This March celebrates the 50th anniversary of National Nutrition Month®. Although some people could go to extremes by throwing away favorite recipes or banning beloved ingredients, Kimberly Baker, Ph.D., R.D., L.D., assistant Clemson Extension specialist and director of the food systems and safety program team, said, “Think about modifying recipes to make them healthier. Reducing fat, salt and sugar is a good place to start.”
To modify recipes, Clemson Extension suggests following three easy steps:
- Eliminate: If an ingredient is high in fat, salt and/or sugar and isn’t essential to the recipe, don’t use it.
- Substitute: If there’s a healthier ingredient or comparable substitution, then use it.
- Reduce: If less will do, great! Try reducing fat, sugar and/or salt by 1/3 to 1/2 in your recipe.
There are several ways to eliminate, substitute or reduce fat in recipes. As an example, if a fat is listed as optional, don’t use it. Similarly, butter is unnecessary when topping a casserole, and oil isn’t needed when boiling pasta or rice.
Substitute high-fat ingredients, such as milk, cheese and sour cream, with low-fat ones. With baking chocolate, substitute 3 tablespoons of cocoa powder for every ounce of baking chocolate. If using ground beef, substitute the high fat with extra lean and drain as much fat as possible. Instead of sauteeing vegetables in oil or butter, try using water, wine, stock or broth.
To reduce fat, instead of frying food, think about baking, roasting, grilling or preparing it another way. When preparing meat, trim the fat or remove the skin. When cooking stocks, stews, soups, gravies or other dishes that contain fat, prepare it a day ahead of time, refrigerate it and then spoon the hardened fat from the top before reheating. This works for canned soup or broth too.
Eliminate salt by putting the salt shaker down. If a recipe says salt is optional, don’t use it. Cook pasta, rice, hot cereals and vegetables without salt, and don’t add salt to food after it’s prepared.
Salt is usually used for adding flavor. In place of salt, try using spices and herbs, fresh or dried, or use lemon juice or vinegar, such as herbed, flavored, balsamic, wine or rice. Substitute unsalted butter for salted butter and reduced-sodium items, such as canned beans, for regular ones.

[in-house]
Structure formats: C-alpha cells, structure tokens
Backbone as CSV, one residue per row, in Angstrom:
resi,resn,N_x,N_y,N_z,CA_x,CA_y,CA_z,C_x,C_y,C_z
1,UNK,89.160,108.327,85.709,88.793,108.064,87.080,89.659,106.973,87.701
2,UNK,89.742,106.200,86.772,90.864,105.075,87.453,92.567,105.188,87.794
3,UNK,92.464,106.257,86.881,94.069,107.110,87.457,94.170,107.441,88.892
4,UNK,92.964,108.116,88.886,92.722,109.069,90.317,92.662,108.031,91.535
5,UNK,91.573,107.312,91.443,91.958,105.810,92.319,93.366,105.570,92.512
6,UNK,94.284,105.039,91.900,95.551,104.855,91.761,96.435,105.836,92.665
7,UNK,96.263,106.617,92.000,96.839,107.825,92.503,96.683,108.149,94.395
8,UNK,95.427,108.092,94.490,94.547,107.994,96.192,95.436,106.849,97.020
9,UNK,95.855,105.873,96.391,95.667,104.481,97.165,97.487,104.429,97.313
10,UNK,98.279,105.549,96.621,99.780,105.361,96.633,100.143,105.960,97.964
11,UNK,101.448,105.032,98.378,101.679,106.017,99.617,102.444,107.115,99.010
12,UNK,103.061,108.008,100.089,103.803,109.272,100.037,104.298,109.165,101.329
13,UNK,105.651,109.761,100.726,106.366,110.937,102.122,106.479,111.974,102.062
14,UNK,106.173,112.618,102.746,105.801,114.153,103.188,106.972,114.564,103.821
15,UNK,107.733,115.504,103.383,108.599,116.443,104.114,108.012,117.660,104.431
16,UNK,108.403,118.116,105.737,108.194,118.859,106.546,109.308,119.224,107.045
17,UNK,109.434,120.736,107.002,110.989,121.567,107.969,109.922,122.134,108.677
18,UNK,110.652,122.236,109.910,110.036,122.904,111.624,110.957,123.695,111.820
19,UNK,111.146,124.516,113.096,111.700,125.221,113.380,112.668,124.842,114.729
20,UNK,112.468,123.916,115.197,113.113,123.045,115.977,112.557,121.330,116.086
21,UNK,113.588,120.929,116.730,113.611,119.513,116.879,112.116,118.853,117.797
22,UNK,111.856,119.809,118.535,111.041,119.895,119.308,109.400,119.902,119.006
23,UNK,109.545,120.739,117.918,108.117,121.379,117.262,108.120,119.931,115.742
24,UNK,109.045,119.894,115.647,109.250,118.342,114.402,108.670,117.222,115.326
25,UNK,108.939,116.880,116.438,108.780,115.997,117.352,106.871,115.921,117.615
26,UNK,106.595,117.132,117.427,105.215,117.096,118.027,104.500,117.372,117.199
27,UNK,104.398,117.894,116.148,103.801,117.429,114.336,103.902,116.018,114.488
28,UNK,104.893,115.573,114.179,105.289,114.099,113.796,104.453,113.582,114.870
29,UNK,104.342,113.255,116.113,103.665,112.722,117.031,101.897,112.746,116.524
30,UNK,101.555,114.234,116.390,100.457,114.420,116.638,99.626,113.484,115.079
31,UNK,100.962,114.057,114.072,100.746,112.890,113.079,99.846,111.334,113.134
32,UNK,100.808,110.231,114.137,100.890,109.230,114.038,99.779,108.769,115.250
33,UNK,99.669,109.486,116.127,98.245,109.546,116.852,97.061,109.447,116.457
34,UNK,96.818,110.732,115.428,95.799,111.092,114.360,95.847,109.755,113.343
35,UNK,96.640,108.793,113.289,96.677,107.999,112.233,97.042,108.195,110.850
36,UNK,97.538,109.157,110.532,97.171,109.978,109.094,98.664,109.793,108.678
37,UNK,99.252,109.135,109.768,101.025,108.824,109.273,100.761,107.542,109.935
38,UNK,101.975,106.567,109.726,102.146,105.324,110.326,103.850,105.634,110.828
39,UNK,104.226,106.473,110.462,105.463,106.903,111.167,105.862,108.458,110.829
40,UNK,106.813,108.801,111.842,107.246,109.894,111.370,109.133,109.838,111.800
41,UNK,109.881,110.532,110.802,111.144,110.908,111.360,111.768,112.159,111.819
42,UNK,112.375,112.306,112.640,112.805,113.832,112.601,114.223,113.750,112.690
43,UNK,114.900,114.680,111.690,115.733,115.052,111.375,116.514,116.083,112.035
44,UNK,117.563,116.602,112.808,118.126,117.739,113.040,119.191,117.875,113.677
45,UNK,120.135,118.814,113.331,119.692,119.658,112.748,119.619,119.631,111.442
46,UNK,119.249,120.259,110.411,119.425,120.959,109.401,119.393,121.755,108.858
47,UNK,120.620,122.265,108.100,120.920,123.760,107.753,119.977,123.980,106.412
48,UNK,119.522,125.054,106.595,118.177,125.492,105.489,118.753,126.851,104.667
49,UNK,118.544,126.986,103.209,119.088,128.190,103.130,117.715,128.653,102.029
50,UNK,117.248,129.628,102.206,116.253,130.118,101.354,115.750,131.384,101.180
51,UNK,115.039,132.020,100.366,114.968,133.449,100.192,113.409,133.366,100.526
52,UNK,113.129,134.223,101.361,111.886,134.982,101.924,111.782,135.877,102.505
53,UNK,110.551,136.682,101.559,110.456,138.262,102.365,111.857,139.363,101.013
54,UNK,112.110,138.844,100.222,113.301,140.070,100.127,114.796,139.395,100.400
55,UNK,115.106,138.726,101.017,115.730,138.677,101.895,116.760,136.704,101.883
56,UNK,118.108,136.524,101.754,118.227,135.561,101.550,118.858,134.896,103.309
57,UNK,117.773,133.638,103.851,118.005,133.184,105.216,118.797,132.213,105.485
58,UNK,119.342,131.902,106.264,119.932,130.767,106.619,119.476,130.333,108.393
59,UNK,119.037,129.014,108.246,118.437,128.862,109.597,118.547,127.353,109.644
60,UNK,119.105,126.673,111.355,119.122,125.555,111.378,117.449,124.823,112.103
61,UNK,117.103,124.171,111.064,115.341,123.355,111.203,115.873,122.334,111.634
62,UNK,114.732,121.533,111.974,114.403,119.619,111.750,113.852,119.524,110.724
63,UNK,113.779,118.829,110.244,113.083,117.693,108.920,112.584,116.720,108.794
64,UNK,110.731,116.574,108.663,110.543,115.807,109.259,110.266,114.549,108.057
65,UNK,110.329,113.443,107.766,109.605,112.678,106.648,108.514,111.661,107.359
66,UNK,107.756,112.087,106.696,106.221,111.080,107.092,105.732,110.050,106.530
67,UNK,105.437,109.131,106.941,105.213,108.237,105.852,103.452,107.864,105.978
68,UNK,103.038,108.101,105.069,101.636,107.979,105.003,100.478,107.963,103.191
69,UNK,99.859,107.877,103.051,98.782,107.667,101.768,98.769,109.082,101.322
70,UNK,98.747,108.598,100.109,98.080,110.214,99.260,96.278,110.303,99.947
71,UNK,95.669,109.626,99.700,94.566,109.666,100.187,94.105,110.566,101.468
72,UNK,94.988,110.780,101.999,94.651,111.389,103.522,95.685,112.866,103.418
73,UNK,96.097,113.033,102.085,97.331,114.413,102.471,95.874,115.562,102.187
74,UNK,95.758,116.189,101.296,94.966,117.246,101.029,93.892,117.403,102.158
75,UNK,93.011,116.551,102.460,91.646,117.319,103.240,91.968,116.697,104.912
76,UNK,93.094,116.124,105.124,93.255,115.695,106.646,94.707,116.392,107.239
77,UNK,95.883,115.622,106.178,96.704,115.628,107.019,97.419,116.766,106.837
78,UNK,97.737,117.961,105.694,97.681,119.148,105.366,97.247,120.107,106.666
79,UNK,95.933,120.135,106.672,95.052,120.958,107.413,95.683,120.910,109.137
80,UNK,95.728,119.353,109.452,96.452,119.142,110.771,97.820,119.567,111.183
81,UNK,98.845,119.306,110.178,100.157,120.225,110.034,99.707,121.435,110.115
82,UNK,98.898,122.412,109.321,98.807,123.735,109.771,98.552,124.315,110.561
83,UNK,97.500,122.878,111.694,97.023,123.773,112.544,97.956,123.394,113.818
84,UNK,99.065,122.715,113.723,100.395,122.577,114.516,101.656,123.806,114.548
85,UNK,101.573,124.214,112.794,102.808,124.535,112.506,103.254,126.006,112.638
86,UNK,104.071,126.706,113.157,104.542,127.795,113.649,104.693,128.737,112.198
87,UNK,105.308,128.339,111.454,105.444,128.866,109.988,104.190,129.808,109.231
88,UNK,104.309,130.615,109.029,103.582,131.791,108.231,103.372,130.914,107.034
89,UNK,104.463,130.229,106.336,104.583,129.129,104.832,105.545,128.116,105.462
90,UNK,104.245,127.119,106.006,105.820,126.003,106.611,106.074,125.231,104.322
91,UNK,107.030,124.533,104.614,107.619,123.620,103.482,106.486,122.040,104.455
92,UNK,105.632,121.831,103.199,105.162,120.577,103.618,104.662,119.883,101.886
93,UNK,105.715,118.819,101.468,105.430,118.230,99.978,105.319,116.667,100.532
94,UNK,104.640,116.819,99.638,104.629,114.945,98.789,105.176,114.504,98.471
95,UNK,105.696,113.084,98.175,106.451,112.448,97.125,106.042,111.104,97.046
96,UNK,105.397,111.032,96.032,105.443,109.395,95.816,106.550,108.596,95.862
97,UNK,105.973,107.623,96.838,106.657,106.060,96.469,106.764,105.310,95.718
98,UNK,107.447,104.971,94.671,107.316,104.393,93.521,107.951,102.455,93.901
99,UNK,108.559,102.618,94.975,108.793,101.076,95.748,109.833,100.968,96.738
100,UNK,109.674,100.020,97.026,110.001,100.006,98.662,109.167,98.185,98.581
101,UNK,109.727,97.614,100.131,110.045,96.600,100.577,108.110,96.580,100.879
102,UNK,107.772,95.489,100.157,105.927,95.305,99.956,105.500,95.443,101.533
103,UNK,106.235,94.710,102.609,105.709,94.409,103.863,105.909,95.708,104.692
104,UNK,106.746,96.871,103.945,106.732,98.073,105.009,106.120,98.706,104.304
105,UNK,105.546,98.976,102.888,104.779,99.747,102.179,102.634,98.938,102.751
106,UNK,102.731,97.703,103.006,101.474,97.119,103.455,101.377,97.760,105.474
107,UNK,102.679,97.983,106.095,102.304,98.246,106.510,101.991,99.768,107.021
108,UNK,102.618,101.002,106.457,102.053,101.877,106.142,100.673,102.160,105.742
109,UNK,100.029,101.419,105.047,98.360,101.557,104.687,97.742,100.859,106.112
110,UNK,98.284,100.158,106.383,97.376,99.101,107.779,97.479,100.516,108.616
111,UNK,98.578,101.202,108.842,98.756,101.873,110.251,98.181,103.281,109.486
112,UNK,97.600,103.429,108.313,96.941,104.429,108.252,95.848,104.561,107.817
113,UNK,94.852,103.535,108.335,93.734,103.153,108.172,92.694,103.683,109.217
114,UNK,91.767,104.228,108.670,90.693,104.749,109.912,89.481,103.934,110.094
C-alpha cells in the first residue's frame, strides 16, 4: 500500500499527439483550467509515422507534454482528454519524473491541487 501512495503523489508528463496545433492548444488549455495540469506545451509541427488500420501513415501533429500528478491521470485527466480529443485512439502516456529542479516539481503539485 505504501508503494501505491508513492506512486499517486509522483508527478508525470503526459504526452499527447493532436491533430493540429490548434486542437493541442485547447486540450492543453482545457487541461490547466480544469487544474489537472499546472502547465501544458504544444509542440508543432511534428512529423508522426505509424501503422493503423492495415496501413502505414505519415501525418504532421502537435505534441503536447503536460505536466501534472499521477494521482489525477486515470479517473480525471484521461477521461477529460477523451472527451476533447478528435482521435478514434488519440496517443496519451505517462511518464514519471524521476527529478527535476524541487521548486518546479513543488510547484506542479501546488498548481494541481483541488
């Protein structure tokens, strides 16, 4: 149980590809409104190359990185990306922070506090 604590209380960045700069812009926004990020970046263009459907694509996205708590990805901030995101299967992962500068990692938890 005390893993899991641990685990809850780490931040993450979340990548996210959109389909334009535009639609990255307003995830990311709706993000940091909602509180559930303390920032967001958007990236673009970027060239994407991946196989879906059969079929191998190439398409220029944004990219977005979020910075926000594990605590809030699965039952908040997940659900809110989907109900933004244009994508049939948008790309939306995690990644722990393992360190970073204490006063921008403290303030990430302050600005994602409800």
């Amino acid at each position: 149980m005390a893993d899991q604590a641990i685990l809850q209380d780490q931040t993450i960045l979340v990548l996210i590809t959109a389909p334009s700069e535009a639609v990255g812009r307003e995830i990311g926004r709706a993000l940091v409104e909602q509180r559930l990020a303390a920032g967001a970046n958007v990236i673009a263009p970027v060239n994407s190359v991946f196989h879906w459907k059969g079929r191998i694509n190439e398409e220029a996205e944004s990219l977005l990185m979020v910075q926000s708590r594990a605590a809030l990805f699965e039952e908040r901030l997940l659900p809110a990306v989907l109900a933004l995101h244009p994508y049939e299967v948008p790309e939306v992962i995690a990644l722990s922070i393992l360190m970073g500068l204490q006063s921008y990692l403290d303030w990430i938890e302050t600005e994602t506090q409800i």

To reduce salt, decrease added salt in recipes to 1/3 or 1/2 the amount. When using canned beans, vegetables and other similar items, reduce the sodium content by draining and rinsing them before adding them to your dish.
Fruit naturally contains sugar, so don’t add sugar to dishes like fruit salad. Add ginger instead because ginger enhances the sweetness of fruit. Instead of adding sugar to coffee, spice it up before brewing with a dash of cinnamon, ginger, nutmeg or allspice to enhance sweetness, and keep the sugar bowl away from oatmeal and cereals. Instead, try honey, fruit or a dash of cinnamon and/or nutmeg as a topper.
Depending on the recipe needs, try honey, maple syrup or fruit juices instead of granulated sugar.
- Honey adds moisture and density to the item. Use 3/4 cup honey for every cup of sugar, add a pinch (about 1/8 teaspoon) of baking soda, decrease the liquid in the recipe by 1/4 cup and decrease the oven temperature by 25 degrees.
- Maple syrup adds flavor and is sweeter than granulated sugar. Use 3/4 cup maple syrup for every cup of sugar and decrease the liquid in the recipe by 3 tablespoons for each cup of syrup used.
- For fruit juice, orange, apple and white grape juice works best. Use 3/4 cup for every cup of sugar and decrease liquid in the recipe by 3 tablespoons for each cup of juice used.
Some sugar amounts can be reduced from the original recipe, but reducing the sugar amount more than these guidelines may result in an unsatisfactory product.
- For cakes — Use 1/2 cup sugar per cup of flour in the recipe, but this will make the cake more dense, like a quick bread.
- For muffins and quick breads — Use 1 tablespoon sugar for every cup of flour.
- For yeast bread — Use 1 teaspoon sugar for every cup of flour.
- Add some extra vanilla to baked goods and pudding recipes that are made with less sugar.